“Way Beyond” plays into that theme as it speaks to the ease with which people choose to ignore the serious situations that occur globally. This is perhaps best described in the lines “We just keep flicking through the stations, ‘cause if we don’t post it doesn’t happen.” The lines are so incredibly relevant because often the news portrays only the negative things that go on, therefore, if we simply keep changing the channels, we don’t have to be reminded that it’s happening. These lyrics also comment on the use of social media within our time and how people believe that posting about a tragedy on Instagram or Facebook serves as the equivalent of activism. In the chorus, lead singer Dan Smith sings “It only matters if we care now. If you’re way beyond that, then I’m gonna dust you off of my shoulders.” Here he’s saying that if we want something to change, we have to actually act and show that we care. We can’t just pretend at it.

“Hijabi (Wrap My Hijab)” by Mona Haydar

Mona Haydar, best known as an American rapper, also identifies as an activist, chaplain and poet. She often writes music that is based in protest and went viral for her song “Hijabi (Wrap My Hijab).” Born in Flint, Michigan, Haydar grew up with seven siblings and her parents, both of whom immigrated to the United States from Syria. As well as being a rapper, she also received a master’s degree in Christian Ethics. After graduating from university, she went abroad to Syria to connect with her culture and further her religious studies, but when the Syrian conflict occurred, she was forced to move back home to Flint. In 2016, Haydar reflected on her protests standing with indigenous people at the Standing Rock Indian Reservation to oppose the Keystone Pipline in her EP Barbarican.


This songs reflects upon the racism and oppression that Muslim people face as a result of following their cultural and religious traditions. She begins her song with the question “What that hair look like?” as a way of directing her listeners’ attention to questions that are frequently asked out of ignorance. This is a common question that Muslim women who choose to wear hijabs (or other head coverings) receive because people outside of their culture refuse to understand their practices. She goes on to describe the ways in which people try to get her to remove her hijab, but she refuses to take it off because she refuses to be stripped of her culture. Haydar also says in the song that she is “Not your exotic vacation.” These words demonstrate the dismantling of culture and the fetishization that surrounds women of color by referring to them as “exotic.” In many instances, they are seen as a “fascination” because of their different skin color and outward appearance, making them the target not only of racism, but also of unwanted advances. By promising to “still wrap [her] hijab,” Haydar is really saying that she won’t stand down in the face of oppression.


“Fight Like a Girl” by Zolita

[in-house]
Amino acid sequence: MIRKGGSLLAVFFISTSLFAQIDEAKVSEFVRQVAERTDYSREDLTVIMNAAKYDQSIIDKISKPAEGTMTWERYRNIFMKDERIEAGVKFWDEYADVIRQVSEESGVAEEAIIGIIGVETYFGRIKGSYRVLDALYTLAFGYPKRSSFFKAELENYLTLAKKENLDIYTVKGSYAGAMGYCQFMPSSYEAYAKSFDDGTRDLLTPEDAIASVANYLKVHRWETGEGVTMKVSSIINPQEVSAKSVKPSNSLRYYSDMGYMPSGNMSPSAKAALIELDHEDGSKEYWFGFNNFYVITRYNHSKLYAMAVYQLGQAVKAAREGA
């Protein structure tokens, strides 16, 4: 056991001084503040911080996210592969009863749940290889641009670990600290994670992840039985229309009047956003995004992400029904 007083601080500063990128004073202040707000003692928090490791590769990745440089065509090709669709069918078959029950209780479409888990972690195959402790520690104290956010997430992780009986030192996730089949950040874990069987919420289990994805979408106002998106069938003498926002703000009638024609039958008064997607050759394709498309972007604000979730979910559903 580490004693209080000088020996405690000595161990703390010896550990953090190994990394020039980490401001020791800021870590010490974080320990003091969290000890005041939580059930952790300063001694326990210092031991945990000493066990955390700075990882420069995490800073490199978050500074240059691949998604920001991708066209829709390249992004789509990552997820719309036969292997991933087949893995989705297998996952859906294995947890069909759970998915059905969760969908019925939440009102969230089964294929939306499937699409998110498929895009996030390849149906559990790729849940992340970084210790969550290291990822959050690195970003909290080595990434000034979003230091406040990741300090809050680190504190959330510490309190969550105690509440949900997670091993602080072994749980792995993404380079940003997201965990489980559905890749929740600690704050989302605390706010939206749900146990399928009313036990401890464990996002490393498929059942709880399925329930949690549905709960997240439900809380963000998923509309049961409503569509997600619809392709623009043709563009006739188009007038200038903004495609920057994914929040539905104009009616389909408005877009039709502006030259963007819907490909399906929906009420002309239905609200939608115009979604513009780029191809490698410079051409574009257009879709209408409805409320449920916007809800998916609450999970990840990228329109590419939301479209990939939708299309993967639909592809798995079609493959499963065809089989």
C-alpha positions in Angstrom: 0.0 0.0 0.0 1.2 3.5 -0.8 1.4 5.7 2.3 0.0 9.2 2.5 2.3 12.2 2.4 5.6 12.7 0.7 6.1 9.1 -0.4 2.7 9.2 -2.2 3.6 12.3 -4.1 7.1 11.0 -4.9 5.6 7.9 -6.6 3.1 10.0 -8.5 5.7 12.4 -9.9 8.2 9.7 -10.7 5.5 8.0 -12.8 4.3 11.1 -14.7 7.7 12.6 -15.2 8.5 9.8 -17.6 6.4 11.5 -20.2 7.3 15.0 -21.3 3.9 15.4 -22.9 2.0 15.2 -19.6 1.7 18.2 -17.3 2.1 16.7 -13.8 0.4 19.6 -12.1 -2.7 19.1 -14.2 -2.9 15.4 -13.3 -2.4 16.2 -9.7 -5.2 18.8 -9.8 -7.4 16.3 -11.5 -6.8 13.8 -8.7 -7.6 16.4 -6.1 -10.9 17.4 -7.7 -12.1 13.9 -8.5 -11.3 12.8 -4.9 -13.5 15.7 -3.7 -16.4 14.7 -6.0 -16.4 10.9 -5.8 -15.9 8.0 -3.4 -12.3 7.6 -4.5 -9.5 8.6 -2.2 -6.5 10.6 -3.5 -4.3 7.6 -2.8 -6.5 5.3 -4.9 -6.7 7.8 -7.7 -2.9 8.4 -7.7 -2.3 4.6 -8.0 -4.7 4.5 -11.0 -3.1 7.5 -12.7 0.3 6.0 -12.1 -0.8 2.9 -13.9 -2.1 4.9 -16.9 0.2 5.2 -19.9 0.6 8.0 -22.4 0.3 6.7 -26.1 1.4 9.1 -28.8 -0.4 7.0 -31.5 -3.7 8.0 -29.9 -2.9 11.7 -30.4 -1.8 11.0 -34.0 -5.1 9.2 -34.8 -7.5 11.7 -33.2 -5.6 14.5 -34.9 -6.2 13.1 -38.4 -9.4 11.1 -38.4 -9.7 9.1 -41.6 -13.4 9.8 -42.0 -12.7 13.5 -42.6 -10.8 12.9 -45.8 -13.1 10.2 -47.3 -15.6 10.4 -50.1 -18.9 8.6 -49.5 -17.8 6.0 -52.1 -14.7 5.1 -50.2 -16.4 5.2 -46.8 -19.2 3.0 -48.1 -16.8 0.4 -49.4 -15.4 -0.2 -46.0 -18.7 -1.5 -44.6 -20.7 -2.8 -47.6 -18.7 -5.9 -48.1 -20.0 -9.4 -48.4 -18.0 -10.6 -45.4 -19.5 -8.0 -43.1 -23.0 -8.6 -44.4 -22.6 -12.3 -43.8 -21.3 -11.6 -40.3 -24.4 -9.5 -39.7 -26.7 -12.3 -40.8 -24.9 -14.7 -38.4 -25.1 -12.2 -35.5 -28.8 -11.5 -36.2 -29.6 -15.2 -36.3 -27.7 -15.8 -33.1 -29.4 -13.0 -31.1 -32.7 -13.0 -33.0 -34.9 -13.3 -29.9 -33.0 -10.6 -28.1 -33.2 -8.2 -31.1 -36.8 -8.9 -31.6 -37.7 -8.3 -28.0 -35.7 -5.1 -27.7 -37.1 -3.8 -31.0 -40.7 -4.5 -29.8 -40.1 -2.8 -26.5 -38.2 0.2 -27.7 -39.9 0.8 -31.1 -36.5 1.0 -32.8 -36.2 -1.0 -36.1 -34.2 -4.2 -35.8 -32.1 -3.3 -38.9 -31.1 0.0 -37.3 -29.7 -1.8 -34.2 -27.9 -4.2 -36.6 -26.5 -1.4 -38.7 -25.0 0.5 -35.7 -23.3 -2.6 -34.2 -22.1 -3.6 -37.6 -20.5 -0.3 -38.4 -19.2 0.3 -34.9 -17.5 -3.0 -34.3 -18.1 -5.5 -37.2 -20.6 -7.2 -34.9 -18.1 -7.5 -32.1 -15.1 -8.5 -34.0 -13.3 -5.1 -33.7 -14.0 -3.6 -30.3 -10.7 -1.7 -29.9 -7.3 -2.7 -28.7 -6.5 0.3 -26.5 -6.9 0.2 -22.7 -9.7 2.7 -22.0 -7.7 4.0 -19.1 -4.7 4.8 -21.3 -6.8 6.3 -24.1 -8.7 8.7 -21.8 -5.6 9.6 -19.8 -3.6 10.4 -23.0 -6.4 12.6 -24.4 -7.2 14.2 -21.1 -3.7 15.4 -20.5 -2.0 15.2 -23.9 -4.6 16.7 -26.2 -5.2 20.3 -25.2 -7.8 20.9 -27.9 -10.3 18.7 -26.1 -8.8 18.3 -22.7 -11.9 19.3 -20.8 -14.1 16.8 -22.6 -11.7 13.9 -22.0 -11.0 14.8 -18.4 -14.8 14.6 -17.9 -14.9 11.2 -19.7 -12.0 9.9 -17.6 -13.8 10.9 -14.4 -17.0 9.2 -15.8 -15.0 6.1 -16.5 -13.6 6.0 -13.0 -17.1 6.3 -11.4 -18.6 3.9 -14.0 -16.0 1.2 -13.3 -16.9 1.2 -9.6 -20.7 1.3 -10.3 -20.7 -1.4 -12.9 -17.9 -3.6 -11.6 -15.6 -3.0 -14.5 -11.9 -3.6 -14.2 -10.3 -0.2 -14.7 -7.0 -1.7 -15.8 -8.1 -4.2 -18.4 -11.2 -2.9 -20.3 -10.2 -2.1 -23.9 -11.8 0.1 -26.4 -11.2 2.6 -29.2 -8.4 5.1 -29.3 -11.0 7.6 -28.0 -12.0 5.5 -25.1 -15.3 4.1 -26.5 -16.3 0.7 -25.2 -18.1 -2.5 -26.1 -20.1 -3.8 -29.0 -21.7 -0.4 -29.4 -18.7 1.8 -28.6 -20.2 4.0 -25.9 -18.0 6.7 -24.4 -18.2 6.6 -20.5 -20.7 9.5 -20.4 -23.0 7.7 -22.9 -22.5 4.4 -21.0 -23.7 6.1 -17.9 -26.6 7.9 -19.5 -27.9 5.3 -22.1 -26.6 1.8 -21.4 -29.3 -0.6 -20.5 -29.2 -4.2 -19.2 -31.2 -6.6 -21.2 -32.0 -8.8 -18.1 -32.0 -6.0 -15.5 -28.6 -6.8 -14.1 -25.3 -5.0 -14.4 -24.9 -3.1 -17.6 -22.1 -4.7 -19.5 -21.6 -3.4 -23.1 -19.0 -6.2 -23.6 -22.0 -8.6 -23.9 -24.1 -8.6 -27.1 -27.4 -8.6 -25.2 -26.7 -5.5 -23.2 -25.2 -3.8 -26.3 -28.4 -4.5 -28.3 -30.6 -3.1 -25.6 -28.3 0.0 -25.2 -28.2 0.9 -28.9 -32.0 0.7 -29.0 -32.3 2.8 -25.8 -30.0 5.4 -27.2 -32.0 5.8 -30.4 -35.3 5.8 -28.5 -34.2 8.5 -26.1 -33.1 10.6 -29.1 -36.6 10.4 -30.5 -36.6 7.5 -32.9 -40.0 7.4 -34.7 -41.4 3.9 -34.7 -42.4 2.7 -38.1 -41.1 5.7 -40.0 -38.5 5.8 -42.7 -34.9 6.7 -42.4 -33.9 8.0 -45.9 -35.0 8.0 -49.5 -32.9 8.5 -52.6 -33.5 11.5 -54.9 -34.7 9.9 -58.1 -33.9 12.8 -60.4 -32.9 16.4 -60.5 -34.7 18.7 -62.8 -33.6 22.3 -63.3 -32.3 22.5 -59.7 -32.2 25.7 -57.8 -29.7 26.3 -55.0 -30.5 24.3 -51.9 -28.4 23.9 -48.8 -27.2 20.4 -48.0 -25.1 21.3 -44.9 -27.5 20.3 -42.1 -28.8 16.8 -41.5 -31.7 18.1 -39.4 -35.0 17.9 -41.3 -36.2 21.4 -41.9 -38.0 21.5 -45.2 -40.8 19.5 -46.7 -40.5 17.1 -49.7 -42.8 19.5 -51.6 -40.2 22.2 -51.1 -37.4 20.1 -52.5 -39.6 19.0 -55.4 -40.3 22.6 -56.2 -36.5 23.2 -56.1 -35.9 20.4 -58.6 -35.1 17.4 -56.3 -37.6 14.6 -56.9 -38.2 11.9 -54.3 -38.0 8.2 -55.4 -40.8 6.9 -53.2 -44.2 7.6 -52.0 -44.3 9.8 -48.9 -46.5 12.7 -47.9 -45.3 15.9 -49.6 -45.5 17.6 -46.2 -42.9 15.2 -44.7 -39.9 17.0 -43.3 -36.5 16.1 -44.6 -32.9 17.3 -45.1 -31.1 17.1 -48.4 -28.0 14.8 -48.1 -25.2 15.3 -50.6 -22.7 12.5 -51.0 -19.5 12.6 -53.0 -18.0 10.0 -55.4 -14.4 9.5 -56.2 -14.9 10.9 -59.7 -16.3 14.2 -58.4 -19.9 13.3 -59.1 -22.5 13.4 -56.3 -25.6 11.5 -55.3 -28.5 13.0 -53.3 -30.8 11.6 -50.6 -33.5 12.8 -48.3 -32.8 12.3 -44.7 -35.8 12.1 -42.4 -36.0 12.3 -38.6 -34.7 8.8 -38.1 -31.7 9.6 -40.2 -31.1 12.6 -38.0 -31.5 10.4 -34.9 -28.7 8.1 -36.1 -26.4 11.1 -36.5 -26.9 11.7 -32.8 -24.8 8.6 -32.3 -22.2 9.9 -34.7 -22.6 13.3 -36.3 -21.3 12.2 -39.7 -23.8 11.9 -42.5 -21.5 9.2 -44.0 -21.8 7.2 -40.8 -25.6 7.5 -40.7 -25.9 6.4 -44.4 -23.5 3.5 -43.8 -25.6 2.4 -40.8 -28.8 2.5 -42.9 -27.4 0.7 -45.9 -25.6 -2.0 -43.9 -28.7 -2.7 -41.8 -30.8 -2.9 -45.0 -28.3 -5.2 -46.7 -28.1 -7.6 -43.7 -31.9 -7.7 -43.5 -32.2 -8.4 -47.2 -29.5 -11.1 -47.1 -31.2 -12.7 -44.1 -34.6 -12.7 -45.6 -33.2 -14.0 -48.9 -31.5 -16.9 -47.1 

American singer-songwriter Zolita first garnered attention from the public upon the release of her single “Explosion,” which has over 8 million views on YouTube. Her debut, Immaculate Conception, was released in 2015, featuring “Explosion” along with her other hit single “Holy.” Throughout her music career, Zolita has based her songs off of her experiences being a lesbian woman as well as reflecting on the troubles of other women around her. In 2018, she released her second EP Sappho which continued to narrate these feminist themes.


“Fight Like a Girl” is a song that celebrates the power of women. In its music video, the song features women of different races, religions, and age groups as well as highlighting trans women actors to portray Zolita’s cult. The title plays off of the saying that someone (usually male), “fights like a girl,” meaning that the way they fight is weak. Zolita chose to repurpose this phrase to showcase the ways in which women stand up for themselves. She begins her song by saying “I will sleep when I’m dead, a revolution’s waking up in my head.” Zolita wrote this song right after Trump’s election in 2016 and felt an anger toward the consequences she knew were to follow. The revolution she proposes is one that raises up the voices of women against the oppression of someone intending to revoke their rights. In the outro of the song, the lines “My body, my choice, my rights, and my voice” are repeated to mimic the pro-choice movement against revoking the right for women to get an abortion in the United States. She wants men to know that they can’t make her decision for her, or for any other woman. She also cleverly layers in the lyric “can’t grab me by the—” into the echo as an allusion to Trump’s “locker room talk.” Zolita is trying to put the power back in the hands of women and to bring a community together.


Activism is something that plays out in our society every day. Activism can show itself in small ways like signing petitions or large ways such as rioting and protesting. The importance of activism remains something that is ever-growing. It’s time now to start listening, making ourselves informed and acting on behalf of what we believe is right.

Junior English-Creative Writing Major at Hofstra University. Music and cat enthusiast.